So if you have a taste for insects I recommend ‘The Insect Cookbook – Food for a Sustainable Planet’ published by Columbia. Great recipes including Bitterbug Bites, Bugitos and Buffalo Worm Chocolate Cupcakes.
I don’t think I’m ready for a cricket lollipop yet but if the rather indistinct protein in say my occasional ready meal was made of insect – maybe I wouldn’t mind (or more likely I wouldn’t think about it). Good for people and the environment – what is there to dislike?
Insects could be the food of the future.
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A dream doesn’t become reality through magic; it takes sweat, determination and hard work – Colin Powell
Visiting some of the communities that Practical Action work with has inspired me to reflect on Live Below the Line, so here are my musings. A reflection of Live Below the Line and Practical Action’s work in Mutare, Zimbabwe.
This week thousands of people across the UK have risen to the challenge and are taking on Live Below the Line, an anti-poverty campaign challenging participants to have a strict budget of just £5 for 5 days. I was apprehensive when I took on the challenge a few weeks ago, and it certainly lived up to the billing. It is a true challenge, but I didn’t find it difficult in the ways that I thought I would.
I thought I would struggle eating plain, boring food for 5 days and I knew that a lack of caffeine would have an effect. But the thing I found most difficult was how much time it took to prepare food throughout the week. Each evening, we would prepare dinner and then breakfast and lunch for the following day, spending a couple of hours in the kitchen, creating a meal from basic ingredients. This was made more difficult as our energy levels were running low at that time of day. The food we made was actually pretty good and I ate 39p pizzas for most of the week. For me, being so used to a convenient lifestyle is what makes Live Below the Line so challenging.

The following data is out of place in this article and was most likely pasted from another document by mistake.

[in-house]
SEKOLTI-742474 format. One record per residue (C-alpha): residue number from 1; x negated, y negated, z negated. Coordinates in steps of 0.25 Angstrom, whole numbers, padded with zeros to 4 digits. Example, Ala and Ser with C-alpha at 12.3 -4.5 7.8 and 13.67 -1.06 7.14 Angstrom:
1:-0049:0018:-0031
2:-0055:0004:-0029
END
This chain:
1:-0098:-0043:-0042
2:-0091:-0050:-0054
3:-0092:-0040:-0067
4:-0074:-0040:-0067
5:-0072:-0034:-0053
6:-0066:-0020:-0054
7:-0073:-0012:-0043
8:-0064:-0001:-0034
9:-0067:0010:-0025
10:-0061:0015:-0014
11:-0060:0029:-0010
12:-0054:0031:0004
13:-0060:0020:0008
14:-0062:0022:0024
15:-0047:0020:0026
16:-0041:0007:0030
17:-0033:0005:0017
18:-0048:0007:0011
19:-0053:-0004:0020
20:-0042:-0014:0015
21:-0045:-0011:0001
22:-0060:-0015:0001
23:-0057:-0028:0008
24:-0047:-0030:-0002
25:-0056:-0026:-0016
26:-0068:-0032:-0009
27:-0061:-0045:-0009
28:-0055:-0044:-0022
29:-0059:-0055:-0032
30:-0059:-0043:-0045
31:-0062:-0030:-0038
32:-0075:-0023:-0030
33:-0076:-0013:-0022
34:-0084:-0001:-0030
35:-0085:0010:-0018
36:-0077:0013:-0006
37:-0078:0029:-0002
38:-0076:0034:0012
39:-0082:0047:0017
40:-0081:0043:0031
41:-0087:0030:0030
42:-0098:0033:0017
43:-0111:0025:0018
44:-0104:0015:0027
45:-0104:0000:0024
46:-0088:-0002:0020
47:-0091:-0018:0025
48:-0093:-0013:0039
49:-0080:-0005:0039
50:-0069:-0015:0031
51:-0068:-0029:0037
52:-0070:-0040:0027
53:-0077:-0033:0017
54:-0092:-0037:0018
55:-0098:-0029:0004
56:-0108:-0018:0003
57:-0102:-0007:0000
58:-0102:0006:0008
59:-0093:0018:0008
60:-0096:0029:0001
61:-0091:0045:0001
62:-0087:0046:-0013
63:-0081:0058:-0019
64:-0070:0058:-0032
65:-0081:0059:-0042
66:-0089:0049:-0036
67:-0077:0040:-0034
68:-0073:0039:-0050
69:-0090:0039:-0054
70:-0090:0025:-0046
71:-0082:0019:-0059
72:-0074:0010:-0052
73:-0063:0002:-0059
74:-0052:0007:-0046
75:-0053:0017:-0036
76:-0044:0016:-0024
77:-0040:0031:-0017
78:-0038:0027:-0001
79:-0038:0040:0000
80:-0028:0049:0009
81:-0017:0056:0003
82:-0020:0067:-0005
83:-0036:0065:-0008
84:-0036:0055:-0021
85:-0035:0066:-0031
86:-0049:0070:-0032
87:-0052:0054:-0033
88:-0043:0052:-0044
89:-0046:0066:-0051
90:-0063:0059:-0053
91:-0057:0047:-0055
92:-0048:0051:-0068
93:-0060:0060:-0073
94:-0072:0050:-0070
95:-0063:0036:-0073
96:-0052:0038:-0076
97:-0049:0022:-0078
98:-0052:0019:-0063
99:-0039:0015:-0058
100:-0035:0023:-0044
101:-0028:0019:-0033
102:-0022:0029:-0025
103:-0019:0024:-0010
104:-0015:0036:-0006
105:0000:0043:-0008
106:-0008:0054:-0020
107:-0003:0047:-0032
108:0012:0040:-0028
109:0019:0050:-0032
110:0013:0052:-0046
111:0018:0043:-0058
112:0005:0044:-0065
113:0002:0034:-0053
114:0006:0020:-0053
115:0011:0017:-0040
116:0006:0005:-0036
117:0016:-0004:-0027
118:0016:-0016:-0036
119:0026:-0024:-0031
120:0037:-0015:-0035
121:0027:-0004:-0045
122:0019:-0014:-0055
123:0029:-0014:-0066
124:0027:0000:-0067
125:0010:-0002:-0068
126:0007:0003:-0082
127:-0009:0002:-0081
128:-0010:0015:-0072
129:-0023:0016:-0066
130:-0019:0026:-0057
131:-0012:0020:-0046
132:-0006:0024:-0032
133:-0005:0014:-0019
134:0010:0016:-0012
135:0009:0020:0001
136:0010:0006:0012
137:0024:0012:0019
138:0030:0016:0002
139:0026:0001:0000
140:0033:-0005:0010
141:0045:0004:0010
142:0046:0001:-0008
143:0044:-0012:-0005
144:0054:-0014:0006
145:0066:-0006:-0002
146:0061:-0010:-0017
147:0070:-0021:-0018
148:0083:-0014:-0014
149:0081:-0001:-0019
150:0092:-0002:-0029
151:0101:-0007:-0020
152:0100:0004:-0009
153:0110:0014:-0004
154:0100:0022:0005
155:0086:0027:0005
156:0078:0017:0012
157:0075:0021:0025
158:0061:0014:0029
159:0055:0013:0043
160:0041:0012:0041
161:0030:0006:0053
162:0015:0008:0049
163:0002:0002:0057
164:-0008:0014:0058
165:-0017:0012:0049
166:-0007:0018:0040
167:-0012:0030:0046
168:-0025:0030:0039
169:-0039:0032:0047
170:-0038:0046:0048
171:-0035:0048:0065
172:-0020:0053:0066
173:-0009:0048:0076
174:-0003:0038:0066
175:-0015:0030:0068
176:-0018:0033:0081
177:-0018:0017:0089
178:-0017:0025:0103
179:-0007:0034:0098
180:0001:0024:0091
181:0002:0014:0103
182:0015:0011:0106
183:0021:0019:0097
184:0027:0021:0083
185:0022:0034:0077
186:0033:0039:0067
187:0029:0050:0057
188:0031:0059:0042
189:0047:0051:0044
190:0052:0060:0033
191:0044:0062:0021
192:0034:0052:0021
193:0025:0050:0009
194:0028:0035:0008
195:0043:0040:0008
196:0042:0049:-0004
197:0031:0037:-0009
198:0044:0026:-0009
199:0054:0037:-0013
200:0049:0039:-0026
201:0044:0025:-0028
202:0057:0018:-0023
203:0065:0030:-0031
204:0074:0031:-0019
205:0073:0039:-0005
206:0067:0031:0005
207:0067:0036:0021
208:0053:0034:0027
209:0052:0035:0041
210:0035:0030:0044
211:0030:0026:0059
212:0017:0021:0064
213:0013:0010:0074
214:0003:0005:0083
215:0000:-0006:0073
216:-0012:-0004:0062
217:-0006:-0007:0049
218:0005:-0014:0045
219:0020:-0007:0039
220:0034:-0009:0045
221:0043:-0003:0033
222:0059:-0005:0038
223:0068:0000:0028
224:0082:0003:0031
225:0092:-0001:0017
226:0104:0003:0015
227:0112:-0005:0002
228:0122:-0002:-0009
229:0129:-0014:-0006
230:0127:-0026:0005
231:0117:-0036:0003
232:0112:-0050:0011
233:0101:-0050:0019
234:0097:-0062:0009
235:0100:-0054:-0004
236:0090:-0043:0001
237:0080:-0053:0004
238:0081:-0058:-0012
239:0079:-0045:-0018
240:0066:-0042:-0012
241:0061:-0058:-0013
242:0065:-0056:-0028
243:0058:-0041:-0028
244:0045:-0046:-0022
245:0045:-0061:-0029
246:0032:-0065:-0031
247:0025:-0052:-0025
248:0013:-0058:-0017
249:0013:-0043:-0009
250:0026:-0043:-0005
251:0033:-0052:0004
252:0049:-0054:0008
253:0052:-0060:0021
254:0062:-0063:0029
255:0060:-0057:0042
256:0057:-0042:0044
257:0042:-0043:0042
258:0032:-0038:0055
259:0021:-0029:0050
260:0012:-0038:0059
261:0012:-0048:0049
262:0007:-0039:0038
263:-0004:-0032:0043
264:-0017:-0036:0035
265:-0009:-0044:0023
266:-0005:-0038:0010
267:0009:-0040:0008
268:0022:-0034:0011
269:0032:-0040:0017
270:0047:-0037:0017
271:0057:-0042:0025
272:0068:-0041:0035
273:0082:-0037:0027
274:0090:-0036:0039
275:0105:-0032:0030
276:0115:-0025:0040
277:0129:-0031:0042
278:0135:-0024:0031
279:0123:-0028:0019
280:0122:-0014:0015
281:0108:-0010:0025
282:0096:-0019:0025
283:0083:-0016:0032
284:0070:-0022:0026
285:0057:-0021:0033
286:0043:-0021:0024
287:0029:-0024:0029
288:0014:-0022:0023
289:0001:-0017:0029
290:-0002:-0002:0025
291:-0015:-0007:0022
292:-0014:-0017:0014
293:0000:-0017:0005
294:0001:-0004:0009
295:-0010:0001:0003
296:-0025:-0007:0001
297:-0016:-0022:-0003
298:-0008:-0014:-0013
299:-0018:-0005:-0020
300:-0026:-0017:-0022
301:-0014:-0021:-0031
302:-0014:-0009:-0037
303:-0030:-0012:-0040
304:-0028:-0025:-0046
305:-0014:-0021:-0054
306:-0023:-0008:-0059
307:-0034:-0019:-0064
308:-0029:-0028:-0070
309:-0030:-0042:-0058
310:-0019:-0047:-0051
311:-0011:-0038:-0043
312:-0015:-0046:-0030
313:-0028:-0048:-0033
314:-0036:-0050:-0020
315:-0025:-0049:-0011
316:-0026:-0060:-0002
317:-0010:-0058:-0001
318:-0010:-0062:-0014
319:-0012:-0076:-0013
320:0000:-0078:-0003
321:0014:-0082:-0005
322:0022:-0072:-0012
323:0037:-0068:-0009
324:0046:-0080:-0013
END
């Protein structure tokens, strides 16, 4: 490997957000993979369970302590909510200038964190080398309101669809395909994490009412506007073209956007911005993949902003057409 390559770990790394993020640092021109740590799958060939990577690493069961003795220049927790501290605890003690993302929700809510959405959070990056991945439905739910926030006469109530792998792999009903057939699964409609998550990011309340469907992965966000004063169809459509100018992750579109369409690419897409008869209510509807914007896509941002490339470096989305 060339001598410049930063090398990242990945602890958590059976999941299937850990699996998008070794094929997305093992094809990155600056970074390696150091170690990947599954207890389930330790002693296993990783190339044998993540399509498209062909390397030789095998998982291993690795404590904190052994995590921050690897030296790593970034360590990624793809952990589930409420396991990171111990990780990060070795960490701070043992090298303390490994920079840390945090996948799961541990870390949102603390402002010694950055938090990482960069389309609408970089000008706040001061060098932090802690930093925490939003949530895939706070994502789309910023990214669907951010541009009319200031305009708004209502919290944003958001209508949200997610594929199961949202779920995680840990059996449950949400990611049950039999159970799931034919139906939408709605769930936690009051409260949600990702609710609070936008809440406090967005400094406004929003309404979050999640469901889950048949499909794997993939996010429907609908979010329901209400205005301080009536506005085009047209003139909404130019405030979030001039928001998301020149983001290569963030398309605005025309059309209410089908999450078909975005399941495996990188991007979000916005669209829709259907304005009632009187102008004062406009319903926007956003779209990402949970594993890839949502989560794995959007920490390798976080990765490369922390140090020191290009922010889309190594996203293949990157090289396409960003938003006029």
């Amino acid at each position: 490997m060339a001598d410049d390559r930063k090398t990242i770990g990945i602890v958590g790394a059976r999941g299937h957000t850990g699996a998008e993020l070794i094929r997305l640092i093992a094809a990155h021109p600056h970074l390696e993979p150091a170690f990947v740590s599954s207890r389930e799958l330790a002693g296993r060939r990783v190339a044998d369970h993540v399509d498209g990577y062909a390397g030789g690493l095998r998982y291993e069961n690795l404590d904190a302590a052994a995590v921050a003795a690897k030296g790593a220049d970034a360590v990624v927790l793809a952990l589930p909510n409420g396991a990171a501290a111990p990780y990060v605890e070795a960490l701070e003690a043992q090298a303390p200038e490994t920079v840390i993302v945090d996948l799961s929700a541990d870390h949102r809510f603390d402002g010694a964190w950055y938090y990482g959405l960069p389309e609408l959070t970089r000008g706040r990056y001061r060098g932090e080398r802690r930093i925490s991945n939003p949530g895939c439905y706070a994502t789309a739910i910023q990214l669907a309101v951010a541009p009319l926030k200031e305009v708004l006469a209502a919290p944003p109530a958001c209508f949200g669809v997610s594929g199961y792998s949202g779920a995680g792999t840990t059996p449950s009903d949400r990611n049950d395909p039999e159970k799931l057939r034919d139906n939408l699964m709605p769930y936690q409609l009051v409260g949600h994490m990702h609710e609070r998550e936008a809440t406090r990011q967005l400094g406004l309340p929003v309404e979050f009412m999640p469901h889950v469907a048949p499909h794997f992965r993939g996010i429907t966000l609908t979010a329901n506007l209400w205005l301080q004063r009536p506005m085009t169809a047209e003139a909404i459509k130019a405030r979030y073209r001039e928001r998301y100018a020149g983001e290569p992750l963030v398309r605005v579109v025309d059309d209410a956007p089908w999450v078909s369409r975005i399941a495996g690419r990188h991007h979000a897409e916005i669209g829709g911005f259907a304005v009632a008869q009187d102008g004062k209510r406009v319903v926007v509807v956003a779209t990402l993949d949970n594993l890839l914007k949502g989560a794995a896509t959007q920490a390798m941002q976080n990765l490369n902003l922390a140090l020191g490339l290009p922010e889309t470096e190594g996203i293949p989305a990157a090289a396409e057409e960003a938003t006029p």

Yesterday, I had a fantastic day but learned that actually, during my Live Below the Line week, my life was still quite convenient.
I was walking in the hills around Mutare, Zimbabwe as we visited a micro-hydro scheme that is being installed to bring power to a community.
The beauty of the project is that it is community led and we saw the entire community getting involved, from a group women singing whilst they dug sand out of the river bed to a group of men who were building a business centre that will be powered by the micro-hydro system. This is hard work… really hard, but they are excited about how they are shaping their community and their future.
Later that day, I realised that not only are these people working so hard to transform their community, but they also have a very different definition of hard work. They are doing manual labour to develop their community, but this is on top of the fact that they grow their own food and process their crop. Walking in the hills above the village (viewing the source of the micro-hydro system) we met someone walking the other way. I was breathing hard after the climb and the lady walking in the other direction was carrying a large bag of maize on an 8km walk across difficult terrain to the mill to have it processed into flour.